Dark, gritty, rapid instrumentation mix with light, explosive vocals in “Synthia” by Australian group, The Jezabels. Hayley Mary’s singing ability is reminiscent of how Cyndi Lauper would perform if she was part of a modern electronic rock band. While electro is at the core of the album, it sometimes feels very stadium-rock, showing off the group’s dynamic qualities.
Based on the title, it’s no surprise that synth-driven piano from Heather Shannon is a big part of the record. “Synthia” is primed for today’s music climate, where anything goes and we’re slowly evolving out of being “retro” with one particular decade. It shows us that by taking the best elements of pop-culture, there’s still room for creating new sounds and experiences in the future.
“Anyone concerned that Mary’s descent into the international rock & roll underbelly might have turned the band into swaggering rock pigs can breathe easy: as befits an album named Synthia, Shannon’s new collection of keyboards dominate the record.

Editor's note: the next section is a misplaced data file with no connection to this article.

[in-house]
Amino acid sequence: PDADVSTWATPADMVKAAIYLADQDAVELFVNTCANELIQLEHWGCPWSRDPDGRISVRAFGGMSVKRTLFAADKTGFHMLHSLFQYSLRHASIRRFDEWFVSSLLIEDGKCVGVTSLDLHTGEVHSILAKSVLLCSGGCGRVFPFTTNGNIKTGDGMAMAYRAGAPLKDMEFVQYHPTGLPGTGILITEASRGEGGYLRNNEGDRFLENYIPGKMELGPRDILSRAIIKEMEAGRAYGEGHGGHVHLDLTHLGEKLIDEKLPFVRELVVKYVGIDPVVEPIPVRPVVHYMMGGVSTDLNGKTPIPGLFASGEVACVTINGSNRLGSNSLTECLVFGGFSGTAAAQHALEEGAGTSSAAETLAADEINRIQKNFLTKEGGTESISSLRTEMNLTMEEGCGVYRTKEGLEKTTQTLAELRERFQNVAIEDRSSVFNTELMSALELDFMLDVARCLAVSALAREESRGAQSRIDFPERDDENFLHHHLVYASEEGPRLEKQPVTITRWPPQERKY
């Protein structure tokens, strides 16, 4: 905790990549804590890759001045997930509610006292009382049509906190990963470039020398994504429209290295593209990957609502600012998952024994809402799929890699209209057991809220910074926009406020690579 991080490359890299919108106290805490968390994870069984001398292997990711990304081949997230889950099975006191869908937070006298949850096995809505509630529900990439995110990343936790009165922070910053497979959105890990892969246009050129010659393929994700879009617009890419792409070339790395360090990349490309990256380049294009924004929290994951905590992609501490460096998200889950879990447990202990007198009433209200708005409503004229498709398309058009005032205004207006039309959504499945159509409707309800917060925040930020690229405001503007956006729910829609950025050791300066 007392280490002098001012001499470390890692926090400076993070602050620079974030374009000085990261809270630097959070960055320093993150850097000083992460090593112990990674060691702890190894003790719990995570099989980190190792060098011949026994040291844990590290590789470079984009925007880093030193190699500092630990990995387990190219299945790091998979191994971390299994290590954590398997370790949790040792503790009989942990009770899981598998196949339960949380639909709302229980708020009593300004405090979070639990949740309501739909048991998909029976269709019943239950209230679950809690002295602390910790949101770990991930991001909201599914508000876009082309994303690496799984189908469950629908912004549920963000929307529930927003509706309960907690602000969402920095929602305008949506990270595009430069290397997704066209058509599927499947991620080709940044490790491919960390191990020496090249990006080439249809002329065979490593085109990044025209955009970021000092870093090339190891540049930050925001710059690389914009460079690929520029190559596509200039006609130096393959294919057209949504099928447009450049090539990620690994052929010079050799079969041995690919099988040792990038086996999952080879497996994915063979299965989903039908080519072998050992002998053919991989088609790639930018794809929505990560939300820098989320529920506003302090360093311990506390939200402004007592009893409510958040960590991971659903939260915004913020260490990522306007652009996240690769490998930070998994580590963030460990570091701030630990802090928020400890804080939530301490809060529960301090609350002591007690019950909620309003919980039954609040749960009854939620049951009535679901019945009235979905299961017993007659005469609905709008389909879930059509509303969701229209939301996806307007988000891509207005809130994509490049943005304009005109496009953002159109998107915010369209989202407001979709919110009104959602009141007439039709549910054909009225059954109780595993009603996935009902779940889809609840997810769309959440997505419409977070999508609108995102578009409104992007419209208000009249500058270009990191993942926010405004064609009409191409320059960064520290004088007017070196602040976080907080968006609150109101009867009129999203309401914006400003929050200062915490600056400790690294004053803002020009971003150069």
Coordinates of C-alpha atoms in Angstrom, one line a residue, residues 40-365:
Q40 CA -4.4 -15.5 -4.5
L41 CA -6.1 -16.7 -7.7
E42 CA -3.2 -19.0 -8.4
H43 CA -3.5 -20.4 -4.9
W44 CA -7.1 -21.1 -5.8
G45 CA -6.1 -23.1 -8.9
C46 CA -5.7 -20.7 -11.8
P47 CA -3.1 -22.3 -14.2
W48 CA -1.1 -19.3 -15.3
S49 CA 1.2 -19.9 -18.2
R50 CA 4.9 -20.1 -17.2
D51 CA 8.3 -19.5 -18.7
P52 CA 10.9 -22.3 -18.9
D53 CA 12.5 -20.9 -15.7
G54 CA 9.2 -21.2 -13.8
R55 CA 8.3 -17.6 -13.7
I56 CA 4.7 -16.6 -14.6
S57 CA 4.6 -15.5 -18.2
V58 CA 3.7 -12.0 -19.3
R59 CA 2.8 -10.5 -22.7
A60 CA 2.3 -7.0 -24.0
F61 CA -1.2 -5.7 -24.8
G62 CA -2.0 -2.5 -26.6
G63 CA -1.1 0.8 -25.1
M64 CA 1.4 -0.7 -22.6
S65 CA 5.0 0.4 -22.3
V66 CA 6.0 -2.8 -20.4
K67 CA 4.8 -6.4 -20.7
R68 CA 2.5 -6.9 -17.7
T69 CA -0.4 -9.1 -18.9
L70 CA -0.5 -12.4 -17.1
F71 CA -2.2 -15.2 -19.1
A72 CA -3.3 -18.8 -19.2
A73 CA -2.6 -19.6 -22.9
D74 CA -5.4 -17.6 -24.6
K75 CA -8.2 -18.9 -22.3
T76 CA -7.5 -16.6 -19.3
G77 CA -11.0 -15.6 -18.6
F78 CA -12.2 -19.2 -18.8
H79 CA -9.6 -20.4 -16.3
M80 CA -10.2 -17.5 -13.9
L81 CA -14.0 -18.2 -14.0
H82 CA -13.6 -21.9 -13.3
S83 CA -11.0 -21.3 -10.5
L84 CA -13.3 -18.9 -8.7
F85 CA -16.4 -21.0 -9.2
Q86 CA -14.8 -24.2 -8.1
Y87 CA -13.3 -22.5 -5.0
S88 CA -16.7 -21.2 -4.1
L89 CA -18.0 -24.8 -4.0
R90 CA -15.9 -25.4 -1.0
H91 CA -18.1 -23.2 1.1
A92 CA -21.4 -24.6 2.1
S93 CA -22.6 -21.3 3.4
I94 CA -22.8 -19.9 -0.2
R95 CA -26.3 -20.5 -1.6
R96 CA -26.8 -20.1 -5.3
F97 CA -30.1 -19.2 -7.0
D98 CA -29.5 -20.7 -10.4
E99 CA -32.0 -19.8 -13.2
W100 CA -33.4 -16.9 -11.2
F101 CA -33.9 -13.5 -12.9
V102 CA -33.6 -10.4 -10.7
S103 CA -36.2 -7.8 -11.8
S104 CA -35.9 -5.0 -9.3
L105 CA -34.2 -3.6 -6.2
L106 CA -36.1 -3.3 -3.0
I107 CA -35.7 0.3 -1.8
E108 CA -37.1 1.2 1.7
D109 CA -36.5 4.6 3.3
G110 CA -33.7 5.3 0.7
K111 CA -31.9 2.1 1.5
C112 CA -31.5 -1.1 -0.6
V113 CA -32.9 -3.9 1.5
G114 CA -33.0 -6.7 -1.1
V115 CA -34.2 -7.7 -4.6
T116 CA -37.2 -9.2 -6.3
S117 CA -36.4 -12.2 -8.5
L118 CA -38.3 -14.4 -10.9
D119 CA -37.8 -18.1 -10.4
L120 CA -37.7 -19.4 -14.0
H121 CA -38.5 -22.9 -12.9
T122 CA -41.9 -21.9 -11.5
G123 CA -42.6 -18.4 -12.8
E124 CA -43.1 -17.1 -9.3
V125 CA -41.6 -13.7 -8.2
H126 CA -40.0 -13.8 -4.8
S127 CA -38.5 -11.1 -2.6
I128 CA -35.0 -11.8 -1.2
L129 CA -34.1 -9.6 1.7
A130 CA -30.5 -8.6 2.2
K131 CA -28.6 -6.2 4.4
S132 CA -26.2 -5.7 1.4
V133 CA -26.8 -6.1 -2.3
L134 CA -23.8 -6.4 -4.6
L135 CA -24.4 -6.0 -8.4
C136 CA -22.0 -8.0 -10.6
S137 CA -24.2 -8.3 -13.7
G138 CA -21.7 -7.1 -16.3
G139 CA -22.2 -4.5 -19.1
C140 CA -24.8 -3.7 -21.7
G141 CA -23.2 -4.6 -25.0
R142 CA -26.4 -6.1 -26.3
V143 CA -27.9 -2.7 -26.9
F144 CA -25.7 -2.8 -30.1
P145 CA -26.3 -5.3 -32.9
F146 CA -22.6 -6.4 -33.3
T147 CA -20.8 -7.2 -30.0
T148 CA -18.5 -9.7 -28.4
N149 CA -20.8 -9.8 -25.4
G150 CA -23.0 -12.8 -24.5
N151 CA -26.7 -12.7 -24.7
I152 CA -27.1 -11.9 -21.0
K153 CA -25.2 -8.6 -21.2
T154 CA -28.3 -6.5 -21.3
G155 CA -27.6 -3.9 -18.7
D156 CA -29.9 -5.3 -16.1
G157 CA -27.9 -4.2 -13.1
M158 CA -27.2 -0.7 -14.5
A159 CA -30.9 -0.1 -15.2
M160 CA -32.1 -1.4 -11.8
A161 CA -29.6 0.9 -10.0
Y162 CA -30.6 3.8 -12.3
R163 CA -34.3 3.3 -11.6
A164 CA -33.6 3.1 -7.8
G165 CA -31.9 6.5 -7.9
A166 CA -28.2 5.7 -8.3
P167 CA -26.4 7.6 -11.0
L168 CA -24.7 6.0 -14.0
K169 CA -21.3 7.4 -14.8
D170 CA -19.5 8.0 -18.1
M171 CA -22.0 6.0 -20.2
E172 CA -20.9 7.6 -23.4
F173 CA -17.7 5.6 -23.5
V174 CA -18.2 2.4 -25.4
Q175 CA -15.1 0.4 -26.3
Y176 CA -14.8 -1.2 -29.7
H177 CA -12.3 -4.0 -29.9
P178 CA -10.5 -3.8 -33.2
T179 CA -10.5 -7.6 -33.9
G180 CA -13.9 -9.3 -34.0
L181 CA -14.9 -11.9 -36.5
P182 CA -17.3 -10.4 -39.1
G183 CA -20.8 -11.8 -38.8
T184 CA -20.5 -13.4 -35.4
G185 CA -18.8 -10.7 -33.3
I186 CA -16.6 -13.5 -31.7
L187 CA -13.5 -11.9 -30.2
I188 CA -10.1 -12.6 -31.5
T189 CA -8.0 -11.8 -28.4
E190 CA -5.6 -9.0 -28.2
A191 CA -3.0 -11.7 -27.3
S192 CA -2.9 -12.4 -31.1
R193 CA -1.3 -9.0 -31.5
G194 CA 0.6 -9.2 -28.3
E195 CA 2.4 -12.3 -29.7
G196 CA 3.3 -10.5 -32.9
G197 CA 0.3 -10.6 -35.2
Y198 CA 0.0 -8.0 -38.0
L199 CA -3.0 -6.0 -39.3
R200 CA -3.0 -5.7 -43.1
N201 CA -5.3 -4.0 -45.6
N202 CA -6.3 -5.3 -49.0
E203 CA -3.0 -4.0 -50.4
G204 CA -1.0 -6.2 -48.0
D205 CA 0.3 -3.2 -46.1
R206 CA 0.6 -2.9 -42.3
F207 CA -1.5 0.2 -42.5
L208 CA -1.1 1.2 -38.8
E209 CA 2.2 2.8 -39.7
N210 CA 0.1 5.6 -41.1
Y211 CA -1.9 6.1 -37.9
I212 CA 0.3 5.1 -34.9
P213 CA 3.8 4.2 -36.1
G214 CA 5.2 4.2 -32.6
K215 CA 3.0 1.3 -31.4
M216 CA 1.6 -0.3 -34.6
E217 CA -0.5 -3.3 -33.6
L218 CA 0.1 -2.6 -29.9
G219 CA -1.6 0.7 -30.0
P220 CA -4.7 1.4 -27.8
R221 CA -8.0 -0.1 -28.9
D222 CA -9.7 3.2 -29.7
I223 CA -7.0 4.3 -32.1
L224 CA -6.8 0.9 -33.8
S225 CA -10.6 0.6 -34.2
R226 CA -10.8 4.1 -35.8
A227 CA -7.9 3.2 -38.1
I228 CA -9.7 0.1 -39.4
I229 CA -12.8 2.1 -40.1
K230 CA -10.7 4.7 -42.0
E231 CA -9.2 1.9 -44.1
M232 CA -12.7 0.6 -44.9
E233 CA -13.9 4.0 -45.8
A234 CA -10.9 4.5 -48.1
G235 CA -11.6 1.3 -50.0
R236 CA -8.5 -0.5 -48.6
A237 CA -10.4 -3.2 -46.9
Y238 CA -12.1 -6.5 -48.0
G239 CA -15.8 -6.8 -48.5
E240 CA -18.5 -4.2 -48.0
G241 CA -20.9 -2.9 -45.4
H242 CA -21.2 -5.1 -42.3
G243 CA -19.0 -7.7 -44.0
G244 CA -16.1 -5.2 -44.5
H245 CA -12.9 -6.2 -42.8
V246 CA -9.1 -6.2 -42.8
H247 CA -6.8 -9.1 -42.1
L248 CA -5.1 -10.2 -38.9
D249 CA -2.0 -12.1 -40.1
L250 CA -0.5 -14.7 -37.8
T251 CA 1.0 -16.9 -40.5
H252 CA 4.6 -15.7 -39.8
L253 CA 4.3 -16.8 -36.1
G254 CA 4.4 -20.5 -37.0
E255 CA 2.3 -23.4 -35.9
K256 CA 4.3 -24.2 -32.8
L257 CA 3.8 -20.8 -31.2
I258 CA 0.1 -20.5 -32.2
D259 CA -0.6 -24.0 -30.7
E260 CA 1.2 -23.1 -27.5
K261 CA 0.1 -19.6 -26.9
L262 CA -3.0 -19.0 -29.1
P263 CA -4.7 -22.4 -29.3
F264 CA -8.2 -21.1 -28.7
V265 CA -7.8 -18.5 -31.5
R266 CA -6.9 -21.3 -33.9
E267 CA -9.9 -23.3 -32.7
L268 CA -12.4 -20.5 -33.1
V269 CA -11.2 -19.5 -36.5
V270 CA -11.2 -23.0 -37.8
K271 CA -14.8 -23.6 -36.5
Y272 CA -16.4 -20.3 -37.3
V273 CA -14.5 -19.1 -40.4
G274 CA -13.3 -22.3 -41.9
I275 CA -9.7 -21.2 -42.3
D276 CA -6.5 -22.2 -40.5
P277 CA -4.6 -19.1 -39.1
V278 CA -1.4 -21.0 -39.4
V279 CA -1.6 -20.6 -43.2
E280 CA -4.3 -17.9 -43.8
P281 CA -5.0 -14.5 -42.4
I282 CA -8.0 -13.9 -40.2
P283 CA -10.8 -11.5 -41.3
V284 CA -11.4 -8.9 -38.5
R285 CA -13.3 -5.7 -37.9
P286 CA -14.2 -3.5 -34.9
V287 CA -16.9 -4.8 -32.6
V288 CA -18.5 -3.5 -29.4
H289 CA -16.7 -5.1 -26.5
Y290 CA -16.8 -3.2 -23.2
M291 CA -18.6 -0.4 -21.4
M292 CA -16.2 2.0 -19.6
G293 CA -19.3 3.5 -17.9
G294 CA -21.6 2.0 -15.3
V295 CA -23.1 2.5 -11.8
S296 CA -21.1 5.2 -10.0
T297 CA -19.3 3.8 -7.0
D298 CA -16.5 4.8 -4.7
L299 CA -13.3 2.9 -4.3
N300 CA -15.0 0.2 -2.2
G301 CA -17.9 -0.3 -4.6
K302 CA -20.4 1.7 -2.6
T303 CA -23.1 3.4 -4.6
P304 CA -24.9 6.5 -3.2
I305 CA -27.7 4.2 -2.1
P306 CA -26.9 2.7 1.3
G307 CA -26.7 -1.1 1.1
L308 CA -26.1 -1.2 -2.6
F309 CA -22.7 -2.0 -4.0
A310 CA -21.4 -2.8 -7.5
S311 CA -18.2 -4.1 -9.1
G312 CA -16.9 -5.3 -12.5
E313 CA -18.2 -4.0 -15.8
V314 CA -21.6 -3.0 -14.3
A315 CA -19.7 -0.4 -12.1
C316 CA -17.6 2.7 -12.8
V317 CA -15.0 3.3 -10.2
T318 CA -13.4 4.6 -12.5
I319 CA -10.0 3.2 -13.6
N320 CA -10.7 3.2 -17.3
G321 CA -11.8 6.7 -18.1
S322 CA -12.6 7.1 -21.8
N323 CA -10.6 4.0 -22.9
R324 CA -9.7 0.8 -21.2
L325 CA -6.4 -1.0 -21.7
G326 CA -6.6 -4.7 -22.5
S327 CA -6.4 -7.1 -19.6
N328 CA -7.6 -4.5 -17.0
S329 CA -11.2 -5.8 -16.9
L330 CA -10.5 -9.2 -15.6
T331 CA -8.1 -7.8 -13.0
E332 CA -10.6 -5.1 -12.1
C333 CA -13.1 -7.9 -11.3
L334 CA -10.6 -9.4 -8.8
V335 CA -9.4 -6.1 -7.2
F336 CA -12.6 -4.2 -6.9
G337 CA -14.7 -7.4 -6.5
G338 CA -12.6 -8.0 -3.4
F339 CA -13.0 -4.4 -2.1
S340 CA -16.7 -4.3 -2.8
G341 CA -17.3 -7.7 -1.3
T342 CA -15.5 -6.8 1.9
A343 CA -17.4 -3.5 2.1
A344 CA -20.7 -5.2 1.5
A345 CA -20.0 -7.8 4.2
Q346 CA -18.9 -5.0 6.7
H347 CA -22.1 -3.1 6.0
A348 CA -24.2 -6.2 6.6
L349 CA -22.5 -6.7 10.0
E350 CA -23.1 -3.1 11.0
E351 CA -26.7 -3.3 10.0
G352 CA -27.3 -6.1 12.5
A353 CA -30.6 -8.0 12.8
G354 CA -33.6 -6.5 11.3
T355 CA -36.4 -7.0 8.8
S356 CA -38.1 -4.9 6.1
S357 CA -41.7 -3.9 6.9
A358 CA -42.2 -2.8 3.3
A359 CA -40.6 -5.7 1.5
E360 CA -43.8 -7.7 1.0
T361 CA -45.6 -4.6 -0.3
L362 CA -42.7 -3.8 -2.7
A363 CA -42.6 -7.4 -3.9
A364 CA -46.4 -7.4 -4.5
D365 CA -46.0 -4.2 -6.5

“In a way the synthesiser is retro, and in another way it’s more futuristic and guitar music seems more retro,” Mary suggests. “I know there’s a romanticism about guitar music and the blues, but in the Seventies there was this feeling of, ‘No, let’s go forward and use computers and machines.’ Kraftwerk as opposed to the Beatles. Other things can be rock & roll.” – Rolling Stone
“Mary’s remarkable voice can flip from coquettish to roaring siren on the turn of a phrase and it makes a generous vehicle for her panoply of often-conflicted female identities. On Synthia she cycles through rage, confusion, lust, embarrassment, anger, familial concern and wry humour, often all in the space of a song (the build-to-explosion of opener Stand and Deliver). It feeds a prickly duality that haunts Synthia: pleasure-seeking thrills pitted against the potential punishment of intimacy.” – The Guardian